James has over 27 years of experience in insurance claims, audit, and underwriting, specializing in Workers’ Compensation. He has supervised, and managed the administration of Workers’ Compensation claims, and underwriting in over 45 states. His professional experience includes being the Director of Risk Management for the North Carolina School Boards Association. He created a very successful Workers’ Compensation Injury Rehabilitation Unit for school personnel.

James’s educational background, which centered on computer technology, culminated in earning a Masters of Business Administration (MBA); an Associate in Claims designation (AIC); and an Associate in Risk Management designation (ARM). He is a Chartered Financial Consultant (ChFC) and a licensed financial advisor. The NC Department of Insurance has certified him as an insurance instructor. He also possesses a Bachelors’ Degree in Actuarial Science.

LexisNexis has twice recognized his blog as one of the Top 25 Blogs on Workers’ Compensation. J&L has been listed in AM Best’s Preferred Providers Directory for Insurance Experts – Workers Compensation for over eight years. He recently won the prestigious Baucom Shine Lifetime Achievement Award for his volunteer contributions to the area of risk management and safety. James was recently named as an instructor for the prestigious Insurance Academy.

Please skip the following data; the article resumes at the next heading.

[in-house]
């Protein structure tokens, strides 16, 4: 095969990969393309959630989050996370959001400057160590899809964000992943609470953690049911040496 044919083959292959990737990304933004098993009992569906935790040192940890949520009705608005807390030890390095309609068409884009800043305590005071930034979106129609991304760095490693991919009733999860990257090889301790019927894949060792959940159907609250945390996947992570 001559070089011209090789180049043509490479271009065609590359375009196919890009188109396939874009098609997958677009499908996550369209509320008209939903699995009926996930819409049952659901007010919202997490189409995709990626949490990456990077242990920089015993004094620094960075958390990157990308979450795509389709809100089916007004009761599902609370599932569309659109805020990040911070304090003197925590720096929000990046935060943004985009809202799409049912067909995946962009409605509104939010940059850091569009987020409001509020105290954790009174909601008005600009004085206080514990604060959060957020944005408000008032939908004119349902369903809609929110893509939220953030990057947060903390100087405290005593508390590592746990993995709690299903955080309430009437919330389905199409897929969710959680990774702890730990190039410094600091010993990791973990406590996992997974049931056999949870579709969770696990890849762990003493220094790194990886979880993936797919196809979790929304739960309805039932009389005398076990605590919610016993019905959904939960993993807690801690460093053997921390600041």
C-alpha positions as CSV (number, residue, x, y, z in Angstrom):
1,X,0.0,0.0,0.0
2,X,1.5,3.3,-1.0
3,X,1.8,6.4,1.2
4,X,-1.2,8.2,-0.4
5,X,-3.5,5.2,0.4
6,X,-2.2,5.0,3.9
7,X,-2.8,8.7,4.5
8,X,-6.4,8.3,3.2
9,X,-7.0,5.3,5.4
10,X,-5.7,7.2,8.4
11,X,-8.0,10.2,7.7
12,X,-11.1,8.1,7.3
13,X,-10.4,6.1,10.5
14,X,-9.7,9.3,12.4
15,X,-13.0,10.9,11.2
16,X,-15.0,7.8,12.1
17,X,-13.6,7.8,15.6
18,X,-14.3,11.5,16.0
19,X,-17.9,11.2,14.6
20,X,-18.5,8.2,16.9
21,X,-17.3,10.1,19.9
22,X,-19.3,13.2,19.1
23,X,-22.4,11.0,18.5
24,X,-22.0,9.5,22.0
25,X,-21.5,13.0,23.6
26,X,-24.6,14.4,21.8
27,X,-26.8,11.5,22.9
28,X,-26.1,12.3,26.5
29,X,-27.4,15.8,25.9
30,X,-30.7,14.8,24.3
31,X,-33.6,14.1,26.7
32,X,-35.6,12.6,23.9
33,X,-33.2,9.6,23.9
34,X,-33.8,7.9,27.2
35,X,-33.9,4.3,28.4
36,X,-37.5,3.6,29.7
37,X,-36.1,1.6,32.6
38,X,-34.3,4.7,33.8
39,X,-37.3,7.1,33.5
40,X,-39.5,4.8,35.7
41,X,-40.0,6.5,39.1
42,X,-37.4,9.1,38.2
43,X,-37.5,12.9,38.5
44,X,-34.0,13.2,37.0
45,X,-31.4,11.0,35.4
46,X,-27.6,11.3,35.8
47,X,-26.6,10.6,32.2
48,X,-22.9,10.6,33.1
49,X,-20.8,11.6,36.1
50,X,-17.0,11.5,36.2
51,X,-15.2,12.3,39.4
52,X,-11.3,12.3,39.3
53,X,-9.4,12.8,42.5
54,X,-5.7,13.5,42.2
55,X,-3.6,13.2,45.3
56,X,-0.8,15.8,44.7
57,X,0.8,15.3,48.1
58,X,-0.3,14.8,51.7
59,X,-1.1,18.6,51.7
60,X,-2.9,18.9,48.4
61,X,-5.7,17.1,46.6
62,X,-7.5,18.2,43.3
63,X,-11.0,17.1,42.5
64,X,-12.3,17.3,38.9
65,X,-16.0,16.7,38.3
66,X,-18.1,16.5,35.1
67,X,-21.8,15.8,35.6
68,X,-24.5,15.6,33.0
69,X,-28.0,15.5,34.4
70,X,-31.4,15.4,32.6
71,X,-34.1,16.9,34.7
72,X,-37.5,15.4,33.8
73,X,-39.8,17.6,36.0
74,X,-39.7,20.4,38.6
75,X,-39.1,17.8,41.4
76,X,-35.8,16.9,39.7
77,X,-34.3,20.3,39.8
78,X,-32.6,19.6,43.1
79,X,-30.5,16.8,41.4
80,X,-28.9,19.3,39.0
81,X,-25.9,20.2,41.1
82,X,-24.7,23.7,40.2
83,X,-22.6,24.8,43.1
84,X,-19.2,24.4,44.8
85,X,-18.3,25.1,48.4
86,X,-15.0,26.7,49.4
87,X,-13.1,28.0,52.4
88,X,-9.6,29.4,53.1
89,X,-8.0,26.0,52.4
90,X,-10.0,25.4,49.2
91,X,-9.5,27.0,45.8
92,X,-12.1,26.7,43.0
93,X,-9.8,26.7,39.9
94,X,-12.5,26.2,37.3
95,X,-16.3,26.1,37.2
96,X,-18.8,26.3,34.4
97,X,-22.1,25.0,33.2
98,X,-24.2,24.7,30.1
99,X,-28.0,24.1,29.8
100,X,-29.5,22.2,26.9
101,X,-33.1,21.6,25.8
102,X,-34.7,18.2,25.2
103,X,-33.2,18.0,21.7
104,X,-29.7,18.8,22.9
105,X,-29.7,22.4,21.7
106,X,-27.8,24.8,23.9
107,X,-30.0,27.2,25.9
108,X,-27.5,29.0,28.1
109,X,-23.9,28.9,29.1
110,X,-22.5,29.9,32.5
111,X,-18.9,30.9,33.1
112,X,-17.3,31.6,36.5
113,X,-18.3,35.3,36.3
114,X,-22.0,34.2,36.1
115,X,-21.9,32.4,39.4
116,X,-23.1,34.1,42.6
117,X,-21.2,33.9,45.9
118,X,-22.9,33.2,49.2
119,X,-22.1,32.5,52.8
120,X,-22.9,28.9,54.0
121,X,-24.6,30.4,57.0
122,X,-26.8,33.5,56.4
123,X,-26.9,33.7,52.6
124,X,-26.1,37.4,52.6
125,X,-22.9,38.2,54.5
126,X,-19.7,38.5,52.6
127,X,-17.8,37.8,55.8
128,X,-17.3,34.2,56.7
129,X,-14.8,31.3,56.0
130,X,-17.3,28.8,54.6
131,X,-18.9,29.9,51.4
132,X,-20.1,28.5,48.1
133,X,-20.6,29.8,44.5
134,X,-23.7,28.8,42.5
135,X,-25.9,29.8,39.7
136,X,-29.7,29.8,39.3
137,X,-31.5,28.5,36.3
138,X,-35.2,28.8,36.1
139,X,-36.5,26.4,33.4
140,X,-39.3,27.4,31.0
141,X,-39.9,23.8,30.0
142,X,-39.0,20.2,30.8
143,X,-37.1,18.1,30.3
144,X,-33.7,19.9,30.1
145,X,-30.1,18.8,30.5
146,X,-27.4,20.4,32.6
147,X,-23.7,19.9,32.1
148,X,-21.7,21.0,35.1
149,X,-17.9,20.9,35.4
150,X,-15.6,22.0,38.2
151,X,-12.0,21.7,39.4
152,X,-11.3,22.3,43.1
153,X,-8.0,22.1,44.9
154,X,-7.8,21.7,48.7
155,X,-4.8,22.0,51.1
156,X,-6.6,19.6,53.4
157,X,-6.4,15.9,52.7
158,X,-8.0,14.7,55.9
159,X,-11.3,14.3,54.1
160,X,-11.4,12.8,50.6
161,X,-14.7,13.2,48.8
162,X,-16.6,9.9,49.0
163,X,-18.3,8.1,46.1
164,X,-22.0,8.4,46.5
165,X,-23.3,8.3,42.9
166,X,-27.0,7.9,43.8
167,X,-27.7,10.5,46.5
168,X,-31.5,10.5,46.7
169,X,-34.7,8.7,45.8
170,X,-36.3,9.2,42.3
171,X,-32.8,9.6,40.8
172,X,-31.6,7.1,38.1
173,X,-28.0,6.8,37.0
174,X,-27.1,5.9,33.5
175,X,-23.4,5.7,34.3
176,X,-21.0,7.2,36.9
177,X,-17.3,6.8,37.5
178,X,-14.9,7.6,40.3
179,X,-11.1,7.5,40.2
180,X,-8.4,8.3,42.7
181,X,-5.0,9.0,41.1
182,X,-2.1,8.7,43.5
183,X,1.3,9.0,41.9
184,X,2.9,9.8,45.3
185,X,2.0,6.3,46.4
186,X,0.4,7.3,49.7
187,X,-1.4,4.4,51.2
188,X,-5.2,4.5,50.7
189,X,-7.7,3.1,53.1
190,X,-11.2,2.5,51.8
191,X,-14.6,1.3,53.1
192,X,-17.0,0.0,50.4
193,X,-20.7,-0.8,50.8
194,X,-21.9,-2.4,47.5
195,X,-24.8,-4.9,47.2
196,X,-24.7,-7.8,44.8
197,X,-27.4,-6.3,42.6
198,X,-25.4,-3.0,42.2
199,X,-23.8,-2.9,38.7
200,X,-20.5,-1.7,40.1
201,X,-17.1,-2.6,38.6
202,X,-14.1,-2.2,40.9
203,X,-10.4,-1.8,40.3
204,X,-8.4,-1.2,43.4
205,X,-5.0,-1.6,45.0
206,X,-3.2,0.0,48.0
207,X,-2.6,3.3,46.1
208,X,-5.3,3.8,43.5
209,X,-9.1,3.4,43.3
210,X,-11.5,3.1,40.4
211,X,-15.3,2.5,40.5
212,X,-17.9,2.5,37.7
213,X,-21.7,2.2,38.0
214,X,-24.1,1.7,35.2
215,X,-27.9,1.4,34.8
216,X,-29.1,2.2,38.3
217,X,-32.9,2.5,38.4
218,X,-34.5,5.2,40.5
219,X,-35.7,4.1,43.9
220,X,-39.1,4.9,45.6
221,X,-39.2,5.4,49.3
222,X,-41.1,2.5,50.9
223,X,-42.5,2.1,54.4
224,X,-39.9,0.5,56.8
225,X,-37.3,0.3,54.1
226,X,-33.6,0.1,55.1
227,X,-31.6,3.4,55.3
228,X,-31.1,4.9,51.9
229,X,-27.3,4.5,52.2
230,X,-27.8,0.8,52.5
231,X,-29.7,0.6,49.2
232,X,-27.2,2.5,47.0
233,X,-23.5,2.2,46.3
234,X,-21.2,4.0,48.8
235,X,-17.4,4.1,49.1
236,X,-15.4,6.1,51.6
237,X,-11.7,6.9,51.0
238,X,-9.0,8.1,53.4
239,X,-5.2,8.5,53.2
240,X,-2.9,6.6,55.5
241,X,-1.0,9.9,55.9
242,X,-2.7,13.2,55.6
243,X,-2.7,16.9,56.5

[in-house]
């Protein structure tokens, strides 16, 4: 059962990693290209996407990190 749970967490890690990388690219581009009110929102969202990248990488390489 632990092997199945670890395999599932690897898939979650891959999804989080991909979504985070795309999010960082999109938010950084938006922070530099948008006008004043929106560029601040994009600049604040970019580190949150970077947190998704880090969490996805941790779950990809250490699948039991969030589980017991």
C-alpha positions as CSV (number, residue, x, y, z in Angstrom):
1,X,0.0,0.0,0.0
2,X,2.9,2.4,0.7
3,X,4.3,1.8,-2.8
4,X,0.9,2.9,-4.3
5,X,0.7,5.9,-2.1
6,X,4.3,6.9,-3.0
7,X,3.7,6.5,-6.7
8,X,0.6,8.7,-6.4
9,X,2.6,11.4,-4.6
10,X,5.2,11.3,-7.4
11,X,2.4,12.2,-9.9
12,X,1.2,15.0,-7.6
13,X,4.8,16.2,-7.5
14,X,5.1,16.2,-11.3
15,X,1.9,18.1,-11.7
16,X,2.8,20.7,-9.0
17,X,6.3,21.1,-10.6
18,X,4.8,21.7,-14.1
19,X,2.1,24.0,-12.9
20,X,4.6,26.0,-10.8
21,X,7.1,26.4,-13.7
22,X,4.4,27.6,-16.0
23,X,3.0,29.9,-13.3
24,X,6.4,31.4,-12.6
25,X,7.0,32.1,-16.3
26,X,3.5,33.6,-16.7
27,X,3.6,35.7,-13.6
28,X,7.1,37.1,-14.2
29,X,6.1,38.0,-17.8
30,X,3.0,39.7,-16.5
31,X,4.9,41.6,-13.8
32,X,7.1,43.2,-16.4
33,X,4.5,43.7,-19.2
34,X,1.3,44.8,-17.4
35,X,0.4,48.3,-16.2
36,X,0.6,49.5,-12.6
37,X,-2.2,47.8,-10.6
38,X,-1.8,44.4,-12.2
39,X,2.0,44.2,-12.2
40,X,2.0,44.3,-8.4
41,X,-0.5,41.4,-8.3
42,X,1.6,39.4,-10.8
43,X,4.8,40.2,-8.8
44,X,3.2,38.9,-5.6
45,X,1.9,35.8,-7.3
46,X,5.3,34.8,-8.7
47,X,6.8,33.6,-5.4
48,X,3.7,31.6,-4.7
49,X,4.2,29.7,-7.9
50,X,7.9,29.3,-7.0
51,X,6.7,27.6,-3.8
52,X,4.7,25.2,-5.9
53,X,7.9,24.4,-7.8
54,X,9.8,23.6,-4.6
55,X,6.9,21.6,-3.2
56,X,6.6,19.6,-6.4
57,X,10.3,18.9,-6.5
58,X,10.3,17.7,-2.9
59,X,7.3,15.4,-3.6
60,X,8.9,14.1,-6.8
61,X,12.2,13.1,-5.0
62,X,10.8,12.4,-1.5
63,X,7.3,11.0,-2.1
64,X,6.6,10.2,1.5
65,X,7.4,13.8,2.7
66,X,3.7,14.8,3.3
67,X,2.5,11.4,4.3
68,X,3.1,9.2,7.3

James is on the Board of Directors and Treasurer of the North Carolina Mid-State Safety Council. He has published two manuals on Workers’ Compensation and three different claims processing manuals. He has also written and has been quoted in numerous articles on reducing Workers’ Compensation costs for public and private employers. James publishes a weekly newsletter with 7,000 readers.

He currently possess press credentials and am invited to various national Workers Compensation conferences as a reporter.

James’s articles or interviews on Workers’ Compensation have appeared in the following publications or websites:

  • Risk and Insurance Management Society (RIMS)
  • Entrepreneur Magazine
  • Bloomberg Business News
  • WorkCompCentral.com
  • Claims Magazine
  • Risk & Insurance Magazine
  • Insurance Journal
  • Workers Compensation.com
  • LinkedIn, Twitter, Facebook and other social media sites
  • Various trade publications